Most of the chocolate we eat comes from cocoa grown in Ghana and Ivory Coast by nearly 4 million producers whose incomes rarely exceed the poverty line (set by the World Bank at $1.90 per day). Since June 11th, these two countries, the first and second largest cocoa producers in the world, had engaged in a fierce battle with the chocolate multinationals to obtain a minimum purchase price of $2,600 per ton (compared to about $2,500 at the current rate). Negotiations around this floor price failed on July 3rd, a missed opportunity to improve the living conditions of producers, and which could also have long-term consequences for the environment, including deforestation. Especially since cocoa has entered a new cycle, and no one has really prepared for it.
A last-ditch action
The three-week threat by Ivory Coast and Ghana of a blockage of cocoa sales for the 2020-2021 season (production is generally sold several months in advance on futures markets) marked a turning point in a sector historically characterised by a balance of power unfavourable to producers. While the price, set on international markets, has fluctuated over the past 10 years between $2,000 and $3,500 per ton, with a historical low of around $1,700 in 2017, producers have made several demands: a floor price of $2,600; the right to "give their price" as producers; and no longer "take" the price imposed by fluctuations in the world market.
At first glance, one might have thought that this episode would have strengthened the power of producers in the balance of power between them and the rest of the chocolate industry. But it can also be seen as a last-ditch action. However, Ghana and Ivory Coast are struggling to maintain the profitability of the sector, faced with the development of new diseases, the ageing of plantations and the impacts of climate change. Under these conditions, a too low cocoa price may lead West African producers to switch from cocoa to other more profitable crops, such as cashew nuts, rubber or palm oil. This possibility is regularly recalled by the national managers of the sector. Other countries could then seek to occupy the market, taking advantage of productive advantages that would allow them to produce cocoa at a lower cost. For example, by clearing large areas of preserved forests, whose fertile soils increase cocoa productivity tenfold in the first few years of harvest. In Central African countries, for example, cocoa could pose a serious threat to the forests of the Congo Basin.
Already 25 years ago, François Ruf, a cocoa specialist, described the cycles of cocoa in Booms and crises of cocoa (Karthala, 1995). He explained that every 30 years or so, the price and production cycle leads to a new wave of deforestation, because ageing cocoa farms are abandoned and production areas move, either within a country or to new countries, where producers can benefit from the "forest rent" by clearing new land. However, all indications are that a new cocoa cycle is indeed opening up, 30 years after the one started at the end of the 1980s, and no one has prepared for it.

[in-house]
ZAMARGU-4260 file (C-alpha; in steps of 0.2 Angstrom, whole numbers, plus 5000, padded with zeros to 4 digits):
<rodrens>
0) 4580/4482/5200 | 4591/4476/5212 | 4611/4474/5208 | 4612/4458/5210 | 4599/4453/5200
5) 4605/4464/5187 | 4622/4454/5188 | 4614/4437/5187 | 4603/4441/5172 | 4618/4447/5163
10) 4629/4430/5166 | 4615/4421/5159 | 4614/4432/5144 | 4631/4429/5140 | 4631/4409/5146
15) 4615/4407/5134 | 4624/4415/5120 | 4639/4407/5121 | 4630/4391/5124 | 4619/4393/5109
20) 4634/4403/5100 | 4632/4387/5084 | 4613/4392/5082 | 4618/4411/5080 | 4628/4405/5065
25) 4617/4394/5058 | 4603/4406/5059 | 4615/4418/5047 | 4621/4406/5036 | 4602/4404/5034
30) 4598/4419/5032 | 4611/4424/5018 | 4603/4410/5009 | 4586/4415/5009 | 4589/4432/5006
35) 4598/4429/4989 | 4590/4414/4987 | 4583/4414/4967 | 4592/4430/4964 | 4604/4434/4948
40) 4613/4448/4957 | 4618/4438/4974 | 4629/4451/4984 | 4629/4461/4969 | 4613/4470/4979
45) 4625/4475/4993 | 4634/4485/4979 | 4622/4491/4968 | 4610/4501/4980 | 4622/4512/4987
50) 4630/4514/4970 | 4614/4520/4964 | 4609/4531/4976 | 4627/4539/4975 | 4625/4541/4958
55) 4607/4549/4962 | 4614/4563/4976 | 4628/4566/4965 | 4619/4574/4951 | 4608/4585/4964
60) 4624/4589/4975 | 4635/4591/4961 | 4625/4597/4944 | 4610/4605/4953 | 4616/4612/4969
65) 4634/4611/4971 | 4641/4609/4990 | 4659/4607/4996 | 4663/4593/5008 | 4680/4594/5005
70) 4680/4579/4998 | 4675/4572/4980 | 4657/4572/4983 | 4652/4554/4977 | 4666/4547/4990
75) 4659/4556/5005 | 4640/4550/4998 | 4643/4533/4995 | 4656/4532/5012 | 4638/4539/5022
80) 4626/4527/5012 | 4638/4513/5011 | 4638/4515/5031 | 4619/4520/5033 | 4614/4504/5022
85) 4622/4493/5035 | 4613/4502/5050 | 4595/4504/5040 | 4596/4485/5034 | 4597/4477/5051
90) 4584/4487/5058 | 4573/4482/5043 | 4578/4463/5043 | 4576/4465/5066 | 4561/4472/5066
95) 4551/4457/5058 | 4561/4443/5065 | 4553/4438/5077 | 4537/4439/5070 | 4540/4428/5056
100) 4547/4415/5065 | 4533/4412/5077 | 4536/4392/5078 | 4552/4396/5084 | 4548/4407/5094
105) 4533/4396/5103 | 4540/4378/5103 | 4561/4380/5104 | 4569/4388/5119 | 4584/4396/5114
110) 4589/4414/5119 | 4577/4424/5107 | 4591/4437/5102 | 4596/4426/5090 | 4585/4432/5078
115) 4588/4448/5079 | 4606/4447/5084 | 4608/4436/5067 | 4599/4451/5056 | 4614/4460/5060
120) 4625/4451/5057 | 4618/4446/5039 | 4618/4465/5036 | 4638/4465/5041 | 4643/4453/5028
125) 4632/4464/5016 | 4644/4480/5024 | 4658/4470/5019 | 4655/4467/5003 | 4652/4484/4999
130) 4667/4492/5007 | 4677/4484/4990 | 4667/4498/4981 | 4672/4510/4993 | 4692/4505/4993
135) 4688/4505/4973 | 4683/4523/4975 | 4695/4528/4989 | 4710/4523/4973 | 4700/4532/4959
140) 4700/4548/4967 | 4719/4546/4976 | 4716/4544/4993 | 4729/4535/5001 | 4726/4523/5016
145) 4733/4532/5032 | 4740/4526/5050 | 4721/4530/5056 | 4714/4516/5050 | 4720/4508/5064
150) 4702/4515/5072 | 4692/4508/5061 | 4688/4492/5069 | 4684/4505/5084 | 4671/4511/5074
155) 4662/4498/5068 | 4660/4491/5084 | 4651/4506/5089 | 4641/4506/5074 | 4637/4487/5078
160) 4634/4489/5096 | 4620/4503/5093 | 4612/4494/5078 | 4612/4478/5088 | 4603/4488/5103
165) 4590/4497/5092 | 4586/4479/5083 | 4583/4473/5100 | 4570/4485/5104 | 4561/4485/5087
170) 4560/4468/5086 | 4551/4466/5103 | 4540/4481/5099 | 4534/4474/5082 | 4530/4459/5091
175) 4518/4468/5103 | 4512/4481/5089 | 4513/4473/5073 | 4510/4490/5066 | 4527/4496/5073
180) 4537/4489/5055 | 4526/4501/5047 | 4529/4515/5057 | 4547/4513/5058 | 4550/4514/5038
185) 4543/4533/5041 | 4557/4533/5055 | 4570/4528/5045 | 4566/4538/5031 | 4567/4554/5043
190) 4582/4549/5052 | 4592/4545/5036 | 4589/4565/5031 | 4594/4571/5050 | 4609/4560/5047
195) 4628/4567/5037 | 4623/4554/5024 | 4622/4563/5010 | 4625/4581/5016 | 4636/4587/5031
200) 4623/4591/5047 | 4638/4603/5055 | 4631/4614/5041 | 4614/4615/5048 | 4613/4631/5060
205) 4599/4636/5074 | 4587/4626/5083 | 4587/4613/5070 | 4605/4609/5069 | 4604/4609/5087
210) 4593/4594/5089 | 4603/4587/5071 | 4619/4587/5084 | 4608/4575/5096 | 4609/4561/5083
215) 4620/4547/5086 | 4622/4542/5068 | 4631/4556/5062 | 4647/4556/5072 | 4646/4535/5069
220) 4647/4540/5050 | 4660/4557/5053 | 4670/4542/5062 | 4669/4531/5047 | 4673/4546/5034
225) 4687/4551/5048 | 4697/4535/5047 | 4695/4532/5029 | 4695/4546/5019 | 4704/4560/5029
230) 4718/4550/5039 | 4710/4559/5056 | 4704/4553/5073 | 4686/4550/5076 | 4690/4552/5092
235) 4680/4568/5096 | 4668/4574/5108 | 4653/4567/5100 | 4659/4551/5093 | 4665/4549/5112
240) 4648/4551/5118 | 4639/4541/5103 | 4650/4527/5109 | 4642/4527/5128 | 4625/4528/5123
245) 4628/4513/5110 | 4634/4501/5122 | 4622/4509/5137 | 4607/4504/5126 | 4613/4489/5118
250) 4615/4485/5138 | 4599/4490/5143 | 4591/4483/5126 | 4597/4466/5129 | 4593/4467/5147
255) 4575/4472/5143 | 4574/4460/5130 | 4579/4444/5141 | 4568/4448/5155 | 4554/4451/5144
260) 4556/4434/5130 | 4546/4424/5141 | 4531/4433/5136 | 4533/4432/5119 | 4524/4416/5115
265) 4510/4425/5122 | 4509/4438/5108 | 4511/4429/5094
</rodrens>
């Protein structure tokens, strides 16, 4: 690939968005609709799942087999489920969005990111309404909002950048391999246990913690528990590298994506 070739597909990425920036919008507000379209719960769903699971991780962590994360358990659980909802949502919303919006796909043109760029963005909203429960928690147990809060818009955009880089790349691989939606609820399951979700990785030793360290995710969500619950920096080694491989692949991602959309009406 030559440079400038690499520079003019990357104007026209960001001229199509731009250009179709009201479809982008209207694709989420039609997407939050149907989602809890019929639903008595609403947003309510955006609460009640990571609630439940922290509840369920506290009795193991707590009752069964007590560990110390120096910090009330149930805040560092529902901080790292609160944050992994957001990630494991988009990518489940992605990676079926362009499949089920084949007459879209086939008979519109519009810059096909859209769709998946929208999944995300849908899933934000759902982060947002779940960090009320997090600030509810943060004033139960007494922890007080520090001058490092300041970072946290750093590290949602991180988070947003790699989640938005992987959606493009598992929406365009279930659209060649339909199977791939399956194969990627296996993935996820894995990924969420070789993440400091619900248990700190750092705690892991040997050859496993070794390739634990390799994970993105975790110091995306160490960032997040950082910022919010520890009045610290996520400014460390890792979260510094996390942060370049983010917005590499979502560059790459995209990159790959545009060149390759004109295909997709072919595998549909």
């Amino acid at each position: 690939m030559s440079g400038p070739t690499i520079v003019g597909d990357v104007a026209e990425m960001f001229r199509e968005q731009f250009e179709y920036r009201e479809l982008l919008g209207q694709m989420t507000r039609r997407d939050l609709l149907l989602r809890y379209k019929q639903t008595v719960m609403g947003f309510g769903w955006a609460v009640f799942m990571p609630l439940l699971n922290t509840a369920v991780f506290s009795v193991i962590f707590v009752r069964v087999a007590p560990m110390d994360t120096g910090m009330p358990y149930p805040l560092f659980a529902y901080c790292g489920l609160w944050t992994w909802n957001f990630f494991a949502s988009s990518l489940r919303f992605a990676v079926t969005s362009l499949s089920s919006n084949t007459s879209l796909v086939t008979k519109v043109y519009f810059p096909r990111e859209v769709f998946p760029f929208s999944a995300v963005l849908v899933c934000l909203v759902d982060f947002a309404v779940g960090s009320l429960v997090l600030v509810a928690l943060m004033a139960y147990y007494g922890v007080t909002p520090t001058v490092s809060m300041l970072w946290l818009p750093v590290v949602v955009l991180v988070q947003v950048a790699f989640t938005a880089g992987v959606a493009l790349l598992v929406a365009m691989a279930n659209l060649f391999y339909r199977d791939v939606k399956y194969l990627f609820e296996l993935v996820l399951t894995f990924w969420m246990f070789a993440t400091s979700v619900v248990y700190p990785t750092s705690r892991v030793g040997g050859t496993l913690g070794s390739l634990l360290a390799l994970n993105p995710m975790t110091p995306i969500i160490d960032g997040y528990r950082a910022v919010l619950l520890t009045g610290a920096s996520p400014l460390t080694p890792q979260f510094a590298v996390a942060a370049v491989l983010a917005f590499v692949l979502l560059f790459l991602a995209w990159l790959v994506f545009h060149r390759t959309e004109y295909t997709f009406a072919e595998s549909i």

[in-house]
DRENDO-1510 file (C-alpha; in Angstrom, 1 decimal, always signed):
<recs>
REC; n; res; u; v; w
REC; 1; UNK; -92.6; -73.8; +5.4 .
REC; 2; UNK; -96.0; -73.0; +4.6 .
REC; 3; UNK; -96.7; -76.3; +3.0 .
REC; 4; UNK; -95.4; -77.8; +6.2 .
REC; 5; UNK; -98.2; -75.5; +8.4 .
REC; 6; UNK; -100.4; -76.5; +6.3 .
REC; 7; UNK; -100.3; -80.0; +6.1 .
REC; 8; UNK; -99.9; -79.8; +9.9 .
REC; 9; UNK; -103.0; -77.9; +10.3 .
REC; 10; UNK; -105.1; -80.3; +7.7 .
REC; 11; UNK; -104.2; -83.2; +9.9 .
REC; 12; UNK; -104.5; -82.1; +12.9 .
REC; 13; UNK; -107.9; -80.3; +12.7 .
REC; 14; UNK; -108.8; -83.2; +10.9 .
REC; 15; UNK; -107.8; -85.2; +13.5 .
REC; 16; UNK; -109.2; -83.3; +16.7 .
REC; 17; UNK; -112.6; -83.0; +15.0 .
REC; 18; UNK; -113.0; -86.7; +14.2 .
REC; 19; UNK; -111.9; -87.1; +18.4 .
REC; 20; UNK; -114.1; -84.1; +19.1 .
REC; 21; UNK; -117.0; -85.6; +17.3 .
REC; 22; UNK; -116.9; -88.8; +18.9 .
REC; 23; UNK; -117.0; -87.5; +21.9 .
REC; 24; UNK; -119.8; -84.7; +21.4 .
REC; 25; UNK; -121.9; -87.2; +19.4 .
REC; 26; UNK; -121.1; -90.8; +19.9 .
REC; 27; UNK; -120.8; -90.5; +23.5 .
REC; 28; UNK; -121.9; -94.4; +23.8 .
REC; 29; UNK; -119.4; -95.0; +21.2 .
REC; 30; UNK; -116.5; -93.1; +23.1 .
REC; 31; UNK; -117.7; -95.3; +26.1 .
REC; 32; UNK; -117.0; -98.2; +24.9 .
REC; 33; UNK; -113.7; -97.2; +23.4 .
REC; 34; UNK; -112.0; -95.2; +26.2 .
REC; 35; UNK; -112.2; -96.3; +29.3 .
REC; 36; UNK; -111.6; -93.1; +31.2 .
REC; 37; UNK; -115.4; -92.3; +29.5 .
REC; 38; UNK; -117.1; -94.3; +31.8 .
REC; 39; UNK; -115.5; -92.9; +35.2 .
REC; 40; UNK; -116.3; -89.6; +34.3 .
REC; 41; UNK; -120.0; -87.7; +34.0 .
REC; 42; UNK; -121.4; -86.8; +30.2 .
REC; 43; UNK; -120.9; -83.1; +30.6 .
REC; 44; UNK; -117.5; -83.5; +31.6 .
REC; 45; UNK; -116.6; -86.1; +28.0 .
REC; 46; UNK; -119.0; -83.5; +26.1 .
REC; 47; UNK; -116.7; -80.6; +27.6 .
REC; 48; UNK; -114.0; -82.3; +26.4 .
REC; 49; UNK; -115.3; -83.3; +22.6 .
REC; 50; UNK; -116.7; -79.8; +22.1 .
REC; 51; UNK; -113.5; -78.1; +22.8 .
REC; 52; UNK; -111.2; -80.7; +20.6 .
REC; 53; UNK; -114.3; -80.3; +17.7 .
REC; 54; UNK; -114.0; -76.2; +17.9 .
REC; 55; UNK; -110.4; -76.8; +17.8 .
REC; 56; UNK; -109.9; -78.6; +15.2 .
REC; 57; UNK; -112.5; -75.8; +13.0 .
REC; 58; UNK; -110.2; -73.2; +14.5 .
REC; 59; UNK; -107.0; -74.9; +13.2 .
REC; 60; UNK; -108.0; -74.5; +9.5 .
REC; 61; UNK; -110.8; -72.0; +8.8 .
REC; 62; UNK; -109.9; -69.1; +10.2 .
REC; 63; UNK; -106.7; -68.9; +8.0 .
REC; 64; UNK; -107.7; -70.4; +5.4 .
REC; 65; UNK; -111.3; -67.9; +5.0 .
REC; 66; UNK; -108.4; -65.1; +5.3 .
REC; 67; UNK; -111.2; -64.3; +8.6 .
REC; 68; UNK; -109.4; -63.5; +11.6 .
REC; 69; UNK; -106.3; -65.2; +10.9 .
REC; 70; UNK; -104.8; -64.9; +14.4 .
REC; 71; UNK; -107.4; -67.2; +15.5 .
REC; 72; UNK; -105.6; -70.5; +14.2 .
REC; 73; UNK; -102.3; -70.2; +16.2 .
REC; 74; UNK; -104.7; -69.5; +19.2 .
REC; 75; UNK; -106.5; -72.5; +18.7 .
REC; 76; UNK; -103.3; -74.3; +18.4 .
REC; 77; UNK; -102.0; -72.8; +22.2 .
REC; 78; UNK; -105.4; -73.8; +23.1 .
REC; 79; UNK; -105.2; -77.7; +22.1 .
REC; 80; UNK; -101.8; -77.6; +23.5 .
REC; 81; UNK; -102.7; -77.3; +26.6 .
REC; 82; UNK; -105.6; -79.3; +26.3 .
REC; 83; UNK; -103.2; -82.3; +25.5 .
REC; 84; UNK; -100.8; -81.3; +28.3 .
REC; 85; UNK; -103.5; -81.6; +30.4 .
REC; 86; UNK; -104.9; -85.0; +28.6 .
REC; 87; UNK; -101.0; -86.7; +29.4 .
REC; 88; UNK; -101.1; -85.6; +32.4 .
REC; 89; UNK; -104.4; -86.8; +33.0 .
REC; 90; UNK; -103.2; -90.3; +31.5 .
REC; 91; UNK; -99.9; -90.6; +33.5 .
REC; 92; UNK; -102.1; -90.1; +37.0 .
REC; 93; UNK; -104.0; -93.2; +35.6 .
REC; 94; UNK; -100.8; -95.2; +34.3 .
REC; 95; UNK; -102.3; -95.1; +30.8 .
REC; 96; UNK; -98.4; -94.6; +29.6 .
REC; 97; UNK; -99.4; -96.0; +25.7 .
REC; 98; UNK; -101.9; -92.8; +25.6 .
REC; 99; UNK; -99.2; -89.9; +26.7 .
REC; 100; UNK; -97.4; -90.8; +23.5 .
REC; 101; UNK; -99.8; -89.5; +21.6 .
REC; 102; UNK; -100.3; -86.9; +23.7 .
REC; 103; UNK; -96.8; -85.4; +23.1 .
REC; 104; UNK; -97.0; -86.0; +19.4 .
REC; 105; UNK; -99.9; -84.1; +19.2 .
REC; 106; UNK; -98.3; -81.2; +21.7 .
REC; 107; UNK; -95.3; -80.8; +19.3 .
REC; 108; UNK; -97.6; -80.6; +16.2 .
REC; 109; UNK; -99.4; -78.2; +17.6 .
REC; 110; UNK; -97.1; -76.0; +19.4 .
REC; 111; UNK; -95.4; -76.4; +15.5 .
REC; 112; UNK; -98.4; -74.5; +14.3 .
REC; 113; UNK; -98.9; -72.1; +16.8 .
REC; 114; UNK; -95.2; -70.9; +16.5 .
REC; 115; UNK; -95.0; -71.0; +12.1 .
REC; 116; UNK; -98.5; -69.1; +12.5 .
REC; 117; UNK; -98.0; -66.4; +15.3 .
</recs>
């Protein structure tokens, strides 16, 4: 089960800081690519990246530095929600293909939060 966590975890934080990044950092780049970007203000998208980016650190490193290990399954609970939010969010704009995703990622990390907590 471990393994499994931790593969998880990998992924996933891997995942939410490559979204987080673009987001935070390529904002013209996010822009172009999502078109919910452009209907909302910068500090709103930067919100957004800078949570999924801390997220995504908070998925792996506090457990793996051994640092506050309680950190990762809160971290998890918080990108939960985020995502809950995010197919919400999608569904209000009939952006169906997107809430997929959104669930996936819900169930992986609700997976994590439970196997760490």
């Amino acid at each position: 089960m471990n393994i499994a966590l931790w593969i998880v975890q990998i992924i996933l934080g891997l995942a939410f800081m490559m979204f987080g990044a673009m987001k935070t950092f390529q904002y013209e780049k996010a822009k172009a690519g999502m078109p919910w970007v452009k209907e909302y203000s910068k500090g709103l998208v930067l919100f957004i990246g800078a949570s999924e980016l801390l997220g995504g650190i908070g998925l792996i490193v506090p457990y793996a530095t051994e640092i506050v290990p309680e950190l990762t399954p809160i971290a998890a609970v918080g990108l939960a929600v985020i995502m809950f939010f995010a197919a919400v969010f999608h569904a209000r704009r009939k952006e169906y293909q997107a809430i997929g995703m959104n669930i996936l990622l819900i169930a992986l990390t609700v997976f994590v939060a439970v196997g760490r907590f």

To prevent this new round from causing massive deforestation, it would be necessary for cocoa buyers to agree to reconsider cocoa pricing mechanisms, but also to rethink their supply model, to value less intensive, more profitable production for producers, and able to guarantee them sufficient capital to cover the costs of renewing their plantations under conditions that respect landscapes and natural resources.
Thus, the current cocoa crisis questions the market's ability to set prices that cover all the costs of sustainable production without external constraints. Since the 1960s, the share of producers' incomes in the price of a chocolate bar has fallen from 12% to only 5%. Meanwhile, as explained by the Bureau of Societal Analysis for Citizen Information (BASIC in French) in its study published in 2016, the proportion of this prize devoted to marketing, development and advertising costs has exploded. Consumers are therefore paying the high price of an economic model based on a continuous increase in supply and consumption, which leads to an increase in the number of products, brands and incentives. Why not imagining, for this new cocoa round, a less abundant but fairer and more economical supply of natural resources?
This would require the various sector’s actors to stop passing on the burden of responsibility to each other and agree to embark together on the transition to a more sustainable model: processors should adapt their industrial protocols to move from mass processing to quality chains, allowing the traceability of cocoa to the production area; distributors should transform their offer to adapt to the constraints of sustainable production; and finally, we chocolate lovers, should consider it for what it is: a tropical product whose cultivation requires a delicate balance with natural resources, to be consumed, therefore, in a responsible way.